Egypt after Morsi: Joy and Worry -Daniel Pipes, PhD
The overthrow of Mohamed Morsi in Egypt delights and worries me.
Delight is easy to explain. What appears to have been the largest political demonstration in history uprooted the arrogant Islamists of Egypt who ruled with near-total disregard for anything other than consolidating their own power. Islamism, the drive to apply a medieval Islamic law and the only vibrant radical utopian movement in the world today, experienced an unprecedented repudiation. Egyptians showed an inspiring spirit.
If it took 18 days to overthrow Husni Mubarak in 2011, just four were needed to overthrow Morsi this past week. The number of deaths commensurately went down from about 850 to 40. Western governments (notably the Obama administration) thinking they had sided with history by helping the Muslim Brotherhood regime found themselves appropriately embarrassed.
My worry is more complex. The historical record shows that the thrall of radical utopianism endures until calamity sets in. On paper, fascism and communism sound appealing; only the realities of Hitler and Stalin discredited and marginalized these movements.
In the case of Islamism, this same process has already begun; indeed, the revulsion started with much less destruction wrought than in the prior two cases (Islamism not yet having killed tens of millions) and with greater speed (years, not decades). Recent weeks have seen three rejections of Islamist rule in a row, what with the Gezi Park-inspired demonstrations across Turkey, a resounding victory by the least-hardline Islamist in the Iranian elections on June 14, and now the unprecedentedly massive refutation of the Muslim Brotherhood in public squares along the Nile River.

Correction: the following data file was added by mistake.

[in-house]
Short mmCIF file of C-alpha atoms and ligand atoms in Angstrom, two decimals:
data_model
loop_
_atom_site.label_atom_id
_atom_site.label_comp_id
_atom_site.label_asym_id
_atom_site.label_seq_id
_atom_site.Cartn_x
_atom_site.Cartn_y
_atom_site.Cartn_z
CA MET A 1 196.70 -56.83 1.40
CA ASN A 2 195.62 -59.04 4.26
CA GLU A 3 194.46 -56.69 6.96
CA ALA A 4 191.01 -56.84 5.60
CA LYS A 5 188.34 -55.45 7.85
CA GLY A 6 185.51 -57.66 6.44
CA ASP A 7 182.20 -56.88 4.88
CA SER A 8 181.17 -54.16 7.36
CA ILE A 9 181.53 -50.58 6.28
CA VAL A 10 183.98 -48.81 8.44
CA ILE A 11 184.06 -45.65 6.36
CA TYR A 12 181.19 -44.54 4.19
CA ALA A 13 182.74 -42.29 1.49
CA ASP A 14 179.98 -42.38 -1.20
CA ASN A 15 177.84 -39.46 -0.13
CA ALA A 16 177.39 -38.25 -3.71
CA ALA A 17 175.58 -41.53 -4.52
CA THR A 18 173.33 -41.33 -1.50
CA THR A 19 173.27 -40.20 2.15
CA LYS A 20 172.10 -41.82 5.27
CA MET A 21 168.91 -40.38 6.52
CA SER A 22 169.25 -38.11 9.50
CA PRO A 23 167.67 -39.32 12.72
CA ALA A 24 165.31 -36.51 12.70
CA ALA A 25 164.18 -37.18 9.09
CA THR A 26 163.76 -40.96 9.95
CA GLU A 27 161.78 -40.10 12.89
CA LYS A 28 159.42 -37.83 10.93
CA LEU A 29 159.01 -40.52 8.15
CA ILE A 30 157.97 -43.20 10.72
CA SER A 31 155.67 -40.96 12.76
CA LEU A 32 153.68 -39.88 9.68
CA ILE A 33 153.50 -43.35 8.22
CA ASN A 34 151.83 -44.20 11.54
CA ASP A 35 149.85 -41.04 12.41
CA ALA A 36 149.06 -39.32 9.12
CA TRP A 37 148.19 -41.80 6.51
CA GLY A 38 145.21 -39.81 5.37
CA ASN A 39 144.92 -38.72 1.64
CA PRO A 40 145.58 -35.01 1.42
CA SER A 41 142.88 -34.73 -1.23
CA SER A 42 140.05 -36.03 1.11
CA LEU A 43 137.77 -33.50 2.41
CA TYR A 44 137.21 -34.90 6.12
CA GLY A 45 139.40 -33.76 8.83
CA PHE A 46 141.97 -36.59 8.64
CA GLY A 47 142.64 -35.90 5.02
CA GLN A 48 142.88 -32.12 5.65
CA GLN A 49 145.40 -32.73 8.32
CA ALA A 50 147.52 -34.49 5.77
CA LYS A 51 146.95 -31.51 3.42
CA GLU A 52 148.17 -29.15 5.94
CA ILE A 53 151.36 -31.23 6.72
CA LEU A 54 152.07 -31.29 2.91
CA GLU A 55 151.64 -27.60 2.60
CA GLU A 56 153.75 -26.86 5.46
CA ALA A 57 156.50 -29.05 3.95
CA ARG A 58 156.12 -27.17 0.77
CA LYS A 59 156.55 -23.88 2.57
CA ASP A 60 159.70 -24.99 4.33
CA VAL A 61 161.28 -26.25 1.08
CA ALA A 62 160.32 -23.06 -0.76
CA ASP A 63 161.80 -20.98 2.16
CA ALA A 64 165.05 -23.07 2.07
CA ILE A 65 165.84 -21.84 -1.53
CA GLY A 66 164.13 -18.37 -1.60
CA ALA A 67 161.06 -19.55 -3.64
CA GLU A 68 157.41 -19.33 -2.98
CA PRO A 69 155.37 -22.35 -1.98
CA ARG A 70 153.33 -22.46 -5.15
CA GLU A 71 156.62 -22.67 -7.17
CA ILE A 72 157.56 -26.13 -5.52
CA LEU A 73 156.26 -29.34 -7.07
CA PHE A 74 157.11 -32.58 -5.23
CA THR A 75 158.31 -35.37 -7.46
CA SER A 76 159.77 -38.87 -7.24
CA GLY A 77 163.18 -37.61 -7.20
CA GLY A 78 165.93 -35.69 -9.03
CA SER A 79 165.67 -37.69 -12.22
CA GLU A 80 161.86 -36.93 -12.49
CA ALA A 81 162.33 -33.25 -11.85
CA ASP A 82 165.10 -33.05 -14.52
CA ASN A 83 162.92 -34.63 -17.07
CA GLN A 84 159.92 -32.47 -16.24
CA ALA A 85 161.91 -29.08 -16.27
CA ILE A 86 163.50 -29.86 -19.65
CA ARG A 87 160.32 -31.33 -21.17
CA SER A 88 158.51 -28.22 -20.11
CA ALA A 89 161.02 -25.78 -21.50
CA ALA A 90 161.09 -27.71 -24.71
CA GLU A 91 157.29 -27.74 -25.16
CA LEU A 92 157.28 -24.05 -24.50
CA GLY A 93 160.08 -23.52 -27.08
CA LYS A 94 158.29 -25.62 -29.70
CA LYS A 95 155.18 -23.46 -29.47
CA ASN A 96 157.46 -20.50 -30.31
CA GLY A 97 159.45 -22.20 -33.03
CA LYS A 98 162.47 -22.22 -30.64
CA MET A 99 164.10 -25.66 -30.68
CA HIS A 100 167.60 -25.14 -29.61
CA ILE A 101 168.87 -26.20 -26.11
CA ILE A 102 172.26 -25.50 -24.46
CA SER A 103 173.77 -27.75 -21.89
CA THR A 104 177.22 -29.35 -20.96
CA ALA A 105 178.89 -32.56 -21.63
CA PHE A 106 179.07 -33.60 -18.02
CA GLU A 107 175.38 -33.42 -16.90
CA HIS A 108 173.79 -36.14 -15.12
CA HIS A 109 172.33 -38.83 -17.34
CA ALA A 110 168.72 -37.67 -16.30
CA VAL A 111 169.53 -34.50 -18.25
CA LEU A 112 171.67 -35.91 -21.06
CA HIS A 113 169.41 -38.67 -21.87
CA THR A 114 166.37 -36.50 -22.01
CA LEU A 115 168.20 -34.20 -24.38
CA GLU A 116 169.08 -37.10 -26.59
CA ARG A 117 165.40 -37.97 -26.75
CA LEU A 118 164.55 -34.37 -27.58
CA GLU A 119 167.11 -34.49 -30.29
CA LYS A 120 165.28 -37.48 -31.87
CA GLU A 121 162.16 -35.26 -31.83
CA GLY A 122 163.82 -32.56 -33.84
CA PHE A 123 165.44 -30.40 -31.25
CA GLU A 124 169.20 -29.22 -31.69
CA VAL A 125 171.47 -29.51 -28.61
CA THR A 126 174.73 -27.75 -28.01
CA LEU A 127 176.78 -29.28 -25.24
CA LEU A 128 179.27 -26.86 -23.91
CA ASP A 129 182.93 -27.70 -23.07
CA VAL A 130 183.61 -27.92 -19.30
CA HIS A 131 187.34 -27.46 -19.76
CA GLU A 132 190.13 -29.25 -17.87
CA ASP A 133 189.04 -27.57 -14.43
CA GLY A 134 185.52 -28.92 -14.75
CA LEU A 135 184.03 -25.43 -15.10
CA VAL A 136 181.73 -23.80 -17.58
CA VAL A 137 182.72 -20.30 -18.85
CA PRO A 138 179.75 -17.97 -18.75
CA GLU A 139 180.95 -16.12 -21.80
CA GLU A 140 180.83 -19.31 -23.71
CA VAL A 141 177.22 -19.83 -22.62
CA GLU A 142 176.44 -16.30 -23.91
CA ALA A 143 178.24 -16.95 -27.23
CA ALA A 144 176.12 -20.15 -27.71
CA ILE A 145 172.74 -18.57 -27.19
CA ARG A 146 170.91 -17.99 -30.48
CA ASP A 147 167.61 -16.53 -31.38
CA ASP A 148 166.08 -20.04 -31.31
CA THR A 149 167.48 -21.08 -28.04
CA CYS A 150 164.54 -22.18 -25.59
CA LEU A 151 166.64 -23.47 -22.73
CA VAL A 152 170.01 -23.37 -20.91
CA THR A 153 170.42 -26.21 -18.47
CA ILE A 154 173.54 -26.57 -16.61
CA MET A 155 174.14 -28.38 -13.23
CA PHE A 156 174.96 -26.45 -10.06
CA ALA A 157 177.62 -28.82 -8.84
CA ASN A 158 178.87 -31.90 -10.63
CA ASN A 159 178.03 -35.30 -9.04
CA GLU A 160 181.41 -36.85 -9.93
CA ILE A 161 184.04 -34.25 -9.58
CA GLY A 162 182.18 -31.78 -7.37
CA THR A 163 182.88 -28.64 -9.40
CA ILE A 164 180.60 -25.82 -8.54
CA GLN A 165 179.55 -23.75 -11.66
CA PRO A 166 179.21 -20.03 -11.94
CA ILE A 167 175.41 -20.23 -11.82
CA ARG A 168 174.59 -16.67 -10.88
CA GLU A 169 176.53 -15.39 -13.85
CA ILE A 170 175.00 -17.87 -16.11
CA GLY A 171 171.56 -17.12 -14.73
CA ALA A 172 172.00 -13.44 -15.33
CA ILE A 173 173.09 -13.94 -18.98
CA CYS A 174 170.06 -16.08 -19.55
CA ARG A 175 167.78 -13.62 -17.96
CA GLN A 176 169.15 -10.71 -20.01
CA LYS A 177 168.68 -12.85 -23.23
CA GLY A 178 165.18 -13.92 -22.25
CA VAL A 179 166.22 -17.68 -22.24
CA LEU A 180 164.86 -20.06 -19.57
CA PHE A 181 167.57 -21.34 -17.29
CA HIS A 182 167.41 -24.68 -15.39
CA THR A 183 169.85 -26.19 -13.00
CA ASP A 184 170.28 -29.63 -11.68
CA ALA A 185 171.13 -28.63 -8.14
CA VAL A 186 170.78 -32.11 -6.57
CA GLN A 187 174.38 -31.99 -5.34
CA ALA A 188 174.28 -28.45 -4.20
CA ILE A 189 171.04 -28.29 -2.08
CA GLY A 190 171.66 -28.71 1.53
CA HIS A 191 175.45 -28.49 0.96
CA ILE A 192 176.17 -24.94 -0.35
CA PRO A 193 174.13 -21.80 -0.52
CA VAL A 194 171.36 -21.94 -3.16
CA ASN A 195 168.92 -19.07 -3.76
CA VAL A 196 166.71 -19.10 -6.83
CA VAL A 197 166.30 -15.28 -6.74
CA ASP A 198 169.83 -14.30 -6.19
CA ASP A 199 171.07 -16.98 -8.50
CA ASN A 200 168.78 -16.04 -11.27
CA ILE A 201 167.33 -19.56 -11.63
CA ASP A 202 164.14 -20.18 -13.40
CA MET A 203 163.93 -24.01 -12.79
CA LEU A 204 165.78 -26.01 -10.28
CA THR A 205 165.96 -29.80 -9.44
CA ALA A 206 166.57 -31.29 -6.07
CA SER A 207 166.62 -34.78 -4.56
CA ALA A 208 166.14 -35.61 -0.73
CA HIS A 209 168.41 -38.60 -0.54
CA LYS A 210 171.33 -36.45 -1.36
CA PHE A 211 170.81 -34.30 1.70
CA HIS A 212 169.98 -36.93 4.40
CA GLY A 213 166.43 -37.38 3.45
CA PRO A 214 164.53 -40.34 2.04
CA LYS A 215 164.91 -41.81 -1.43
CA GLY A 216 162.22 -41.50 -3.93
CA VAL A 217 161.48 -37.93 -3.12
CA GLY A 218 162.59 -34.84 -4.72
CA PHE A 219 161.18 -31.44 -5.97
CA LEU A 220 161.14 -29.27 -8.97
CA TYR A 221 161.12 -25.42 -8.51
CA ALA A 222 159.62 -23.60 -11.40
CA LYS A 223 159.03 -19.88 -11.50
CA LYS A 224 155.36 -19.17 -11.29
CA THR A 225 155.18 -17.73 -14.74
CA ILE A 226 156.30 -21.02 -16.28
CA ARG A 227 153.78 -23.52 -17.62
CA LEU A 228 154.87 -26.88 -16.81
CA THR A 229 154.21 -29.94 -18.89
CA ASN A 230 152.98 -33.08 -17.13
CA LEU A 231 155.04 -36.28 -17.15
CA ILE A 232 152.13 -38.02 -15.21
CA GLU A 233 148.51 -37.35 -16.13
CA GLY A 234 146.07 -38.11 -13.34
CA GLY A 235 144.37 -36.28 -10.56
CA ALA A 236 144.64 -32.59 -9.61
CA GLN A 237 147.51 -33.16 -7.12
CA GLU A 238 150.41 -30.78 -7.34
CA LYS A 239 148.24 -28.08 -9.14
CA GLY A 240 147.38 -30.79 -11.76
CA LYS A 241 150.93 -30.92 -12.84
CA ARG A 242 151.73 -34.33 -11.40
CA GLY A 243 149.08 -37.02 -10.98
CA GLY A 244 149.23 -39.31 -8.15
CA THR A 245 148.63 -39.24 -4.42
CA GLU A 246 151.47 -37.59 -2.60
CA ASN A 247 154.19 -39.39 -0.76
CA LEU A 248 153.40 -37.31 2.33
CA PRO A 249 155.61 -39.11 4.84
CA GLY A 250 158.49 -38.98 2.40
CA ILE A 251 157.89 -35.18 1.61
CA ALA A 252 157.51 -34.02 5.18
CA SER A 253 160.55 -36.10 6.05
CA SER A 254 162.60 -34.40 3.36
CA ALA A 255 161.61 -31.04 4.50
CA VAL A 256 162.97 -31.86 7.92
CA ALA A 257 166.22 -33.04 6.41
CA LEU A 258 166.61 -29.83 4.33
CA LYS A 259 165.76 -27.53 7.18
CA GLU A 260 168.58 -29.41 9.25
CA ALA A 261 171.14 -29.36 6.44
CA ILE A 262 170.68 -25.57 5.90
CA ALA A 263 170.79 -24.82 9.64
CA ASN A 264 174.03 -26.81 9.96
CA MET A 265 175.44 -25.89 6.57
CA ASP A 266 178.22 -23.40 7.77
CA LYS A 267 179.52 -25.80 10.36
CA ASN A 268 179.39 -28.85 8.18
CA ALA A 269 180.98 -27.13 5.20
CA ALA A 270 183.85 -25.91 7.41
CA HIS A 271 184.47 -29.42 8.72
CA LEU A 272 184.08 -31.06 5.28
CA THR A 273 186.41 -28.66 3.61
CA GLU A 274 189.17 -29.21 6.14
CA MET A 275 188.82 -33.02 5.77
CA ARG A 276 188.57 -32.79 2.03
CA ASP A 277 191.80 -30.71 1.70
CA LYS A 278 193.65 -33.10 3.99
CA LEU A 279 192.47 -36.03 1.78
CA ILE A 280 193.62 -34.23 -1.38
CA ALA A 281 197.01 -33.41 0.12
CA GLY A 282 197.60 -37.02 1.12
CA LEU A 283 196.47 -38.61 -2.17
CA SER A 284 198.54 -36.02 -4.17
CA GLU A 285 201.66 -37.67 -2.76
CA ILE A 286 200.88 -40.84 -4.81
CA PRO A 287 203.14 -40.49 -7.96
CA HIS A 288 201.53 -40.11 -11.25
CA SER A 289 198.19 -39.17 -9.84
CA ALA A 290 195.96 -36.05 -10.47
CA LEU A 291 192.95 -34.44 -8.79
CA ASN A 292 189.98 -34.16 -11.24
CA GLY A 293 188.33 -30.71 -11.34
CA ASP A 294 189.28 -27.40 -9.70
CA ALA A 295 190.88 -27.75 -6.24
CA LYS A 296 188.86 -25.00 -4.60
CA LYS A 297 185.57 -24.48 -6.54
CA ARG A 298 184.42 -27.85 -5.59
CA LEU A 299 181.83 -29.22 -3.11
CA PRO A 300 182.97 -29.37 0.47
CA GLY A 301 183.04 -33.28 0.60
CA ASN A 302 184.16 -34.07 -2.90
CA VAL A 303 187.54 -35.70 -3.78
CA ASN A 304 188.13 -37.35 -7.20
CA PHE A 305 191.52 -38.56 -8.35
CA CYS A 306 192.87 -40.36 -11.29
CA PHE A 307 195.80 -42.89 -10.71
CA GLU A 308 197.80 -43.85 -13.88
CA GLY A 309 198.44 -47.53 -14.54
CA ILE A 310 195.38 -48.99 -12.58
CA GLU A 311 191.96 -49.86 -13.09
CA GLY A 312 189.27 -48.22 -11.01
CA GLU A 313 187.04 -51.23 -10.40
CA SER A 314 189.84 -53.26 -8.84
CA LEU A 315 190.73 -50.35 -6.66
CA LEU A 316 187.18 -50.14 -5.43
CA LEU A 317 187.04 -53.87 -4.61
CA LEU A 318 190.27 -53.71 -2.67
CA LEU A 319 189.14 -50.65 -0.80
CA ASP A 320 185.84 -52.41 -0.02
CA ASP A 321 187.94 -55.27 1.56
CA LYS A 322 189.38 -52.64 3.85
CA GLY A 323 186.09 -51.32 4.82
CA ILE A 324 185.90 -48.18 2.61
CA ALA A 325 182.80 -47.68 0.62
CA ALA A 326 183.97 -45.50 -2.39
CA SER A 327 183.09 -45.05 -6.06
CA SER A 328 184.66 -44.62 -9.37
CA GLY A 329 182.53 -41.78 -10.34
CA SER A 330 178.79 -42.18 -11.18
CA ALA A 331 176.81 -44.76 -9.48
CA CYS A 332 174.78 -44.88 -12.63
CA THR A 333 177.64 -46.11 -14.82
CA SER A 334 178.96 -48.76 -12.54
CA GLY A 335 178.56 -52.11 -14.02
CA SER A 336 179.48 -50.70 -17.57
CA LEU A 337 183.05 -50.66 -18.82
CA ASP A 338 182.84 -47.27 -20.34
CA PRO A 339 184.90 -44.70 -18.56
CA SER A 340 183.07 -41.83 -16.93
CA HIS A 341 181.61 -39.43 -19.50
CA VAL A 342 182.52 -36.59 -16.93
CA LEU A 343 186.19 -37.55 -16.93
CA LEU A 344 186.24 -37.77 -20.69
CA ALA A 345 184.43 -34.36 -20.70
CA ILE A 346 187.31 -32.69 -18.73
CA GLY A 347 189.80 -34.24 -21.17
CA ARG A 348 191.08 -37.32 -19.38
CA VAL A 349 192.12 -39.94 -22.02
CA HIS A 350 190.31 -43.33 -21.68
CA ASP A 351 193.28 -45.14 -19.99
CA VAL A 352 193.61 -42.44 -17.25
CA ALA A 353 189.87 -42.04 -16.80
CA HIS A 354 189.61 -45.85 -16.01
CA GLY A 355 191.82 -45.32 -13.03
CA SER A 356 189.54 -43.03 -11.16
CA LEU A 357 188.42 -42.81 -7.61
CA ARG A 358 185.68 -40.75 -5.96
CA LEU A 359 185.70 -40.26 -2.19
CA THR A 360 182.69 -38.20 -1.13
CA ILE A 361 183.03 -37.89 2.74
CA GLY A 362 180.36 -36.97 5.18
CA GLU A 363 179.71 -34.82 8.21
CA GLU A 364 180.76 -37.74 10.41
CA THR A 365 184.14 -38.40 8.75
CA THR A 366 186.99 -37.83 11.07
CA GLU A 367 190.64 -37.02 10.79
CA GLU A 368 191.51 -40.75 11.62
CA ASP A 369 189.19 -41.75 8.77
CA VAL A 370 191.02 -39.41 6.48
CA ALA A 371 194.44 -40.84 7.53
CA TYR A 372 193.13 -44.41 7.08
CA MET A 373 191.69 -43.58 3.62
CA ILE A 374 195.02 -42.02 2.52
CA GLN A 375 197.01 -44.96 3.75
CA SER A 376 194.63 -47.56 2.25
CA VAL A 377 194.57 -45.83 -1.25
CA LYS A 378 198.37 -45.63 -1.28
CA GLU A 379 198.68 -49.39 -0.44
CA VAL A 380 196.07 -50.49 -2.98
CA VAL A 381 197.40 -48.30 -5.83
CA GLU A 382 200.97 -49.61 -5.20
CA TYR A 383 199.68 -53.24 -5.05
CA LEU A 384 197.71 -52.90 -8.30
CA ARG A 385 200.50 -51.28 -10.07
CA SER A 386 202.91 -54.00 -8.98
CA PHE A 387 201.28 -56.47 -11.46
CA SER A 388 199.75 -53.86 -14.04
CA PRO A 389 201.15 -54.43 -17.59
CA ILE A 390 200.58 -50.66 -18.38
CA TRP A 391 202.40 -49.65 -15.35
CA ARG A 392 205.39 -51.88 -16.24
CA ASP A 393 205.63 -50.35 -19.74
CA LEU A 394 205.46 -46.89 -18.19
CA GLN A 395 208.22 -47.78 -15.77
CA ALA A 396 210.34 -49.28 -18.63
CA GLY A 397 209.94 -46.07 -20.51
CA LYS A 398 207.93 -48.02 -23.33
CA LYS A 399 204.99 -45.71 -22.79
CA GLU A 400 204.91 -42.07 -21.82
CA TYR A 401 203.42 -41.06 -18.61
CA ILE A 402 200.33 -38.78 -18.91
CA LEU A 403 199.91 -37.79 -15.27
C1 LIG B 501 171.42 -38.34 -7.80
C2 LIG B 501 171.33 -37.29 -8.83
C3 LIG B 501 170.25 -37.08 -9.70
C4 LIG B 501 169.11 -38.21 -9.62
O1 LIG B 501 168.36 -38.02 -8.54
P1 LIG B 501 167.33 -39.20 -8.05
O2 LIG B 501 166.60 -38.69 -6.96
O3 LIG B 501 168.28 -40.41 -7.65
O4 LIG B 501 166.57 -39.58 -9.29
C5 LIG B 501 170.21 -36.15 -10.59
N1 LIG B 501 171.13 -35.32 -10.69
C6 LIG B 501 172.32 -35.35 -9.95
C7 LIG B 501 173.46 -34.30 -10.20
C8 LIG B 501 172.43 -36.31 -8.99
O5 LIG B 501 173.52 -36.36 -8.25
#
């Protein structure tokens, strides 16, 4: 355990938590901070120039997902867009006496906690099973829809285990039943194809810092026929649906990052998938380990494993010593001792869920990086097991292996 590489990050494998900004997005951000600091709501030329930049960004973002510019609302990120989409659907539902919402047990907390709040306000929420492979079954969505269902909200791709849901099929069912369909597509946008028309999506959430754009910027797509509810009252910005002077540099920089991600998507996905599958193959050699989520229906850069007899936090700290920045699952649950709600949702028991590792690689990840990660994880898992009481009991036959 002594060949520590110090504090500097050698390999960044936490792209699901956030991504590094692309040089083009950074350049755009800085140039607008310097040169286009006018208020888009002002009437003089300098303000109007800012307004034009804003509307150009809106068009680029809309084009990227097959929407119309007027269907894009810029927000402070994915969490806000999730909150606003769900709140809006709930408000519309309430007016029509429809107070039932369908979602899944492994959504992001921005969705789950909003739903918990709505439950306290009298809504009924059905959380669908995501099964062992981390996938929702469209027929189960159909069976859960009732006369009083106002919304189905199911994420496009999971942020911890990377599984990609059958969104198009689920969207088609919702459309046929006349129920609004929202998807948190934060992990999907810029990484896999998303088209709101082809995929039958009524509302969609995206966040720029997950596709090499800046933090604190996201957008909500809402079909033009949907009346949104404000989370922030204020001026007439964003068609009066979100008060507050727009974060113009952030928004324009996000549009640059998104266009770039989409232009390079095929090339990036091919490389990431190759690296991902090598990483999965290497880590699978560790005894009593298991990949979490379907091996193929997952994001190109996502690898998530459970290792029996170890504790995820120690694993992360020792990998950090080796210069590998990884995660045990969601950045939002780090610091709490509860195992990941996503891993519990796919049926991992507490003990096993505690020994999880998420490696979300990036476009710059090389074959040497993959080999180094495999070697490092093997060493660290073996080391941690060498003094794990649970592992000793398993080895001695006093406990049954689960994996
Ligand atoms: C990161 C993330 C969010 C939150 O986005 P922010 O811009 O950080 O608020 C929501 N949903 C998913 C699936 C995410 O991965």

But I fear that the quick military removal of the Muslim Brotherhood government will exonerate Islamists.
[T]he year-long interlude of Islamist rule by Morsi & Co., which did so much to exacerbate [economic] problems, may well be forgotten – and whoever inherits the rule will take the blame. In other words, the pain Egyptians have and will go through may be for naught. Who knows, they might in desperation turn again to Islamists to pull them out of their future predicament. Likewise, the Muslim Brotherhood's brief time in power means other Muslim peoples will also not gain as they should from Egypt's dire experience.
Egypt is a mess. Relations between pro- and anti-Muslim Brotherhood elements have already turned violent and threaten to degenerate. Copts and Shi'ites get murdered just because of their identities. The Sinai Peninsula is anarchic. The incompetent and greedy military leadership, which viciously ruled Egypt from behind the scenes between 1952 and 2012, is back in charge.
In short, my joy at Morsi's departure more than offset by my concern that the lessons of his misrule will not be learned.
In the Aftermath of Morsi's Ouster -Avi Issacharoff
If the Muslim Brotherhood consents to Morsi's ouster, it may even win the next presidential elections with a more effective candidate.
If it refuses and orders its followers to battle the new regime, Egypt may spiral into a bloody cycle of violence.
For Hamas, the news out of Cairo was especially grim. The Muslim Brotherhood, Hamas' parent organization, lost its power to a military establishment that is hostile to the Palestinian group's goals.
Hamas, which has clashed with Syria and Iran over the course of the last year, now finds itself nearly isolated in the Arab sphere.
(Times of Israel)
A Political Blow for Hamas -Alex Fishman